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Telecom Accounting Challenges & Strategies

The telecom industry faces unique hurdles when accounting and producing financials for investments, PP&E, grants, revenue recognition, and leases. 
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The telecom industry faces unique hurdles when considering accounting and producing financials. This article addresses the areas of accounting for investments; challenges around property, plant, and equipment (PP&E); accounting for grants received; and revenue recognition.

Accounting for Investments

There are multiple methodologies to account for your investments. One of the more common methodologies is consolidation. This method is used when ownership in the investment is greater than 50%.

In instances of ownership of 50% or less and when fair value is readily available, the fair value could be used to account for the investment.

The equity method is used when an investor has “significant influence” over the investee. This method applies when ownership is generally between 20 and up to 50%; however, according to the SEC1 there are instances where 3 to 5% ownership can be considered significant influence. In addition, there are qualitative factors that need consideration. For example, influence over governance of the investee could create significant influence that may require the equity method. In general, equity method investments are not recorded at fair value due to the cost associated with third-party valuations required to calculate the fair value of the equity method investment.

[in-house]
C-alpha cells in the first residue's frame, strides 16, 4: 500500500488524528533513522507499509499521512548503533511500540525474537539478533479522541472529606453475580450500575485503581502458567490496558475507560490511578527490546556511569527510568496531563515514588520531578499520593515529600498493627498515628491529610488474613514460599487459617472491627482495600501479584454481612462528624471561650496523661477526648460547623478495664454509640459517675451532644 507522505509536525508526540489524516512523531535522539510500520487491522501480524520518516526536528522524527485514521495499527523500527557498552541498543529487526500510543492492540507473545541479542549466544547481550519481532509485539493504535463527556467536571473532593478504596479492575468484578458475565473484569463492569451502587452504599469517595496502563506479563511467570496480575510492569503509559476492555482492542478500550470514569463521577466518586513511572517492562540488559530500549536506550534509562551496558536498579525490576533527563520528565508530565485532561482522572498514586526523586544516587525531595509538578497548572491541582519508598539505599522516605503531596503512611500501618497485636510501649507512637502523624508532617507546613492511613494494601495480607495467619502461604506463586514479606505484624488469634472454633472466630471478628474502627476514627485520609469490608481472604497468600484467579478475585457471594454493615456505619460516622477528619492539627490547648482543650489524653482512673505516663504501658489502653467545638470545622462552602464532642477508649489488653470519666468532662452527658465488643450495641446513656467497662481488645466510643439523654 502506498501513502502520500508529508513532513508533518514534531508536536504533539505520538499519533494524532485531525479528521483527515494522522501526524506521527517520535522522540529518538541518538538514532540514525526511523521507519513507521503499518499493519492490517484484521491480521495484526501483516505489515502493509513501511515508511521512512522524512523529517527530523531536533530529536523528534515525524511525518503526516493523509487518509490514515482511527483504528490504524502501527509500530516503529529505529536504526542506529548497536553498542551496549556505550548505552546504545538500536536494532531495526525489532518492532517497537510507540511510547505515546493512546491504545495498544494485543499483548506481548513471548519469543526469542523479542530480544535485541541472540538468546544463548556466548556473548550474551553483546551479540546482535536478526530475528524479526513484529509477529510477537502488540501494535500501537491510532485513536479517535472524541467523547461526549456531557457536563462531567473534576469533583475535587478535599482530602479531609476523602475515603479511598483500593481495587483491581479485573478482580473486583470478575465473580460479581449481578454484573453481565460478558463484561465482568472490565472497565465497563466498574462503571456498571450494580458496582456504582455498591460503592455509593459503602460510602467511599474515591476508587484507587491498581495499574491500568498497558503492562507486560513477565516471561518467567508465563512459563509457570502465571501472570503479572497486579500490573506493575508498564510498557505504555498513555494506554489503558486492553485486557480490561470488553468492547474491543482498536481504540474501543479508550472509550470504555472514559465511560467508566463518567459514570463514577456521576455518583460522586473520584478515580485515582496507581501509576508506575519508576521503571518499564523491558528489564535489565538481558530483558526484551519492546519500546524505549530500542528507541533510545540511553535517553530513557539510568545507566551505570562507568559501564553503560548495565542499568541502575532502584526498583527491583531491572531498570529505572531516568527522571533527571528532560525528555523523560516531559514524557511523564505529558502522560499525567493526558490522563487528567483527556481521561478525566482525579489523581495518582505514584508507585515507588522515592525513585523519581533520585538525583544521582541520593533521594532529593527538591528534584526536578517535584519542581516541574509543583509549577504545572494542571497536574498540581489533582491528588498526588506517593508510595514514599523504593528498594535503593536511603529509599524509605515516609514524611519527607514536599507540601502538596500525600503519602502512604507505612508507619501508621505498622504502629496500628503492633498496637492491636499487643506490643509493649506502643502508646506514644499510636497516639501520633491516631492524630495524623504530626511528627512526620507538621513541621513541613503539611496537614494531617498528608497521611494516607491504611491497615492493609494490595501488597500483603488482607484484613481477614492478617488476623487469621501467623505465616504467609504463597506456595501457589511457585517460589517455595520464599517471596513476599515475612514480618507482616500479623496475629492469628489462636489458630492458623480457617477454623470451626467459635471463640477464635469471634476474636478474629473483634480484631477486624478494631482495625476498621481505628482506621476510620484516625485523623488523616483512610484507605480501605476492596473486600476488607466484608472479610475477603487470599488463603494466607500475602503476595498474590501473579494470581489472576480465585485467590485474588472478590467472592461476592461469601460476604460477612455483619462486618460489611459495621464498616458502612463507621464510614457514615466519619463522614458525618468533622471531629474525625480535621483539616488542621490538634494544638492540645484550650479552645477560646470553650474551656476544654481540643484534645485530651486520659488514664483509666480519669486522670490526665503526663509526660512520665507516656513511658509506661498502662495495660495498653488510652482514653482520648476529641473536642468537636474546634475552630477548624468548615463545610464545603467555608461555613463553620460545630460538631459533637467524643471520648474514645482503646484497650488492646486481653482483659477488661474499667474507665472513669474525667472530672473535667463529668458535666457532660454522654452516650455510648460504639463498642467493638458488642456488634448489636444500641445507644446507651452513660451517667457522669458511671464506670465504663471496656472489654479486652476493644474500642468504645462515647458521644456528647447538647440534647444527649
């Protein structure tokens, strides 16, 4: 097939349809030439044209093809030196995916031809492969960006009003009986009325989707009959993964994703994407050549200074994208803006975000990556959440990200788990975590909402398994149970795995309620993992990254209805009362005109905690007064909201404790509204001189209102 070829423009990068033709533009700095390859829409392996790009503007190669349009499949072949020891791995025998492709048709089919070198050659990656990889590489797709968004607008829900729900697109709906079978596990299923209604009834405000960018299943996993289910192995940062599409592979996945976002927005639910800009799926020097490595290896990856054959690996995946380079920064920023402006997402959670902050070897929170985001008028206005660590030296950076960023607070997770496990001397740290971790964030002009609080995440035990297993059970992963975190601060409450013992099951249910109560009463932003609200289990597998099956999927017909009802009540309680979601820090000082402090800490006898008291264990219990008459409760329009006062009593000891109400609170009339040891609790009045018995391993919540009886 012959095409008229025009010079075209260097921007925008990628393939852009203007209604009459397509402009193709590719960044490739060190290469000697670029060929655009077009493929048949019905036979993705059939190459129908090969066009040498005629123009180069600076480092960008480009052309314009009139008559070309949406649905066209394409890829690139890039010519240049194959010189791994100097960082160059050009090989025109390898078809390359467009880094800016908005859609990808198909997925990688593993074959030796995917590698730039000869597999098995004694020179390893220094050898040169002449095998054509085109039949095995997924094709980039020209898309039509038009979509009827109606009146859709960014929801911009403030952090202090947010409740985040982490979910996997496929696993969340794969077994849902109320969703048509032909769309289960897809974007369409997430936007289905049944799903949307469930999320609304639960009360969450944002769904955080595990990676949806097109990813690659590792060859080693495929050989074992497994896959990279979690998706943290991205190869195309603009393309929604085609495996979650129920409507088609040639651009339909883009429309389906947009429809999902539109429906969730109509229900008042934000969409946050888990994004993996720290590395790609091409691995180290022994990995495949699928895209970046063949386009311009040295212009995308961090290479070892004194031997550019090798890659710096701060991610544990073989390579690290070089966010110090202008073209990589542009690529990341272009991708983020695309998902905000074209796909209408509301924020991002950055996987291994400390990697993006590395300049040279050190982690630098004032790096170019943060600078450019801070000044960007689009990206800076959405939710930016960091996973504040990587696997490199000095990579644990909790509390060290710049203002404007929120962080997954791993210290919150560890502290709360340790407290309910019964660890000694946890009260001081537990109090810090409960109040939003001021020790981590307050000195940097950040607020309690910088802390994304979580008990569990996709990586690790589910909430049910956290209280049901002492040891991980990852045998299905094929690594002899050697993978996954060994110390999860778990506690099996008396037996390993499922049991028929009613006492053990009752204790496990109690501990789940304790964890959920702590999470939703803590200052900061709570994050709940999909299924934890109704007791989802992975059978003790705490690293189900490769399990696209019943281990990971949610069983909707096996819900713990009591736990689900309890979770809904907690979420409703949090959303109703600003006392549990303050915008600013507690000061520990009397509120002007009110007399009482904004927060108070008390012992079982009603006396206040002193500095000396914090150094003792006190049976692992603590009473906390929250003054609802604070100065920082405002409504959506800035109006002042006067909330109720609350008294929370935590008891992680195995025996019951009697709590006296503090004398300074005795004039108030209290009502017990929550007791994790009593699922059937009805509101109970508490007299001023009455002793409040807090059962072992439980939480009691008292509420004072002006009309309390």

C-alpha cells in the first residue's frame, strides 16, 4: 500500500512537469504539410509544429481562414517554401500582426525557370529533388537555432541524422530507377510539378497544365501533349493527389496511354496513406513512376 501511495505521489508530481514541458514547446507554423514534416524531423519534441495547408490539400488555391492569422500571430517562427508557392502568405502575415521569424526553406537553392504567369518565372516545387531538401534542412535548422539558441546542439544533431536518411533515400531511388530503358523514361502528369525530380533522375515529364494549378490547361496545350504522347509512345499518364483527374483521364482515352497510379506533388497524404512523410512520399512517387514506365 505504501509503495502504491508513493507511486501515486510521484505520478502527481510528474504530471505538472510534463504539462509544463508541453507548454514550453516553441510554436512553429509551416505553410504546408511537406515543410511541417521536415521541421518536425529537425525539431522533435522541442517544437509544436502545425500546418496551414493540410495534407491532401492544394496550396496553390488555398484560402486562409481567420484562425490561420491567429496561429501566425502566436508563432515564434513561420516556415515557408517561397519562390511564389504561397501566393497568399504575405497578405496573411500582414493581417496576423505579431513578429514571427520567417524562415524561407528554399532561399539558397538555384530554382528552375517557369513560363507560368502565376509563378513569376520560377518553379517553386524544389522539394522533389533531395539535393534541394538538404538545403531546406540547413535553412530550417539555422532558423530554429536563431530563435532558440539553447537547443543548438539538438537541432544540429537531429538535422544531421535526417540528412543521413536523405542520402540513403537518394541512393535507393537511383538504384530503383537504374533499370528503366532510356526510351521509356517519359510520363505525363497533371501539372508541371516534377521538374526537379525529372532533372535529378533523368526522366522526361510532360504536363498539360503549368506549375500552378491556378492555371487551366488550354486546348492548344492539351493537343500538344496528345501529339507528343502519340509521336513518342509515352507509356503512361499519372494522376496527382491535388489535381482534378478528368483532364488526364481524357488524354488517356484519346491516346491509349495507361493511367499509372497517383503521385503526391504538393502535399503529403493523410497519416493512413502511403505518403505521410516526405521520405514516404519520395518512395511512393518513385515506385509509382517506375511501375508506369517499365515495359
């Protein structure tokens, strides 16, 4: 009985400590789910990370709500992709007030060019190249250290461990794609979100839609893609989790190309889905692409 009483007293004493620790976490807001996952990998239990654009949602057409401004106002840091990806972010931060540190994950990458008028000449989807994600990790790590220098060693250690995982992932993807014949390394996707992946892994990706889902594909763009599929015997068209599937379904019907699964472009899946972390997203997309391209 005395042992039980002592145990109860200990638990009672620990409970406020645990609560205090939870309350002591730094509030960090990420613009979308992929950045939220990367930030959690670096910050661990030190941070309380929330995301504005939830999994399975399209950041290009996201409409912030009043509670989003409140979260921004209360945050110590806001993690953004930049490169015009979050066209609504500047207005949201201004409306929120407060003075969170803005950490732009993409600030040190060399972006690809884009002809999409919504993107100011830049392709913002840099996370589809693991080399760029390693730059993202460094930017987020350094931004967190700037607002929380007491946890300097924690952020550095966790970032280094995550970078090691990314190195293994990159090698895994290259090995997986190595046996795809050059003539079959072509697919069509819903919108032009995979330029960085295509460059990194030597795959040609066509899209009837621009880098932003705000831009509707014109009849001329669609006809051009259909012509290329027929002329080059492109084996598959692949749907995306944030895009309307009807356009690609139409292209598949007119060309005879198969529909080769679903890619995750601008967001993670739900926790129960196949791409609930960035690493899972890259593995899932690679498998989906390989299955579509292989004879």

Accounting for investments can become complicated and may require significant judgments; as such, discuss with a professional.  

Accounting for Distributions

Accounting for distributions received from investments depends on the method of accounting that is used to record the investment. If the equity method is used, the distribution received will be recorded as a reduction of investment. If the fair value or measurement alternative (cost method) is used, the distribution received will be recorded as dividend income.